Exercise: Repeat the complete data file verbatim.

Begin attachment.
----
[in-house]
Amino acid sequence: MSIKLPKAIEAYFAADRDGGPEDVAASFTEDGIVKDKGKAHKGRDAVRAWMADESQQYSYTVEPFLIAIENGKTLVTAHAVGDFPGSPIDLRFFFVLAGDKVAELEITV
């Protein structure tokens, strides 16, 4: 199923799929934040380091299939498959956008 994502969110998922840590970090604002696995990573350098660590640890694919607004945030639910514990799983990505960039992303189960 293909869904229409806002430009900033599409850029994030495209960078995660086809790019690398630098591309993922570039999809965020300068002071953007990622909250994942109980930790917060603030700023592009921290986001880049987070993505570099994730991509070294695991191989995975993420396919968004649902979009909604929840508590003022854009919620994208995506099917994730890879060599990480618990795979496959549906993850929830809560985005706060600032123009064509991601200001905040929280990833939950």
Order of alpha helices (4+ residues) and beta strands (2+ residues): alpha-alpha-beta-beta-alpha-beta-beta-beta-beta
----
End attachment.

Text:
[in-house]
Amino acid sequence: MSIKLPKAIEAYFAADRDGGPEDVAASFTEDGIVKDKGKAHKGRDAVRAWMADESQQYSYTVEPFLIAIENGKTLVTAHAVGDFPGSPIDLRFFFVLAGDKVAELEITV
């Protein structure tokens, strides 16, 4: 199923799929934040380091299939498959956008 994502969110998922840590970090604002696995990573350098660590640890694919607004945030639910514990799983990505960039992303189960 293909869904229409806002430009900033599409850029994030495209960078995660086809790019690398630098591309993922570039999809965020300068002071953007990622909250994942109980930790917060603030700023592009921290986001880049987070993505570099994730991509070294695991191989995975993420396919968004649902979009909604929840508590003022854009919620994208995506099917994730890879060599990480618990795979496959549906993850929830809560985005706060600032123009064509991601200001905040929280990833939950």
Order of alpha helices (4+ residues) and beta strands (2+ residues): alpha-alpha-beta-beta-alpha-beta-beta-beta-beta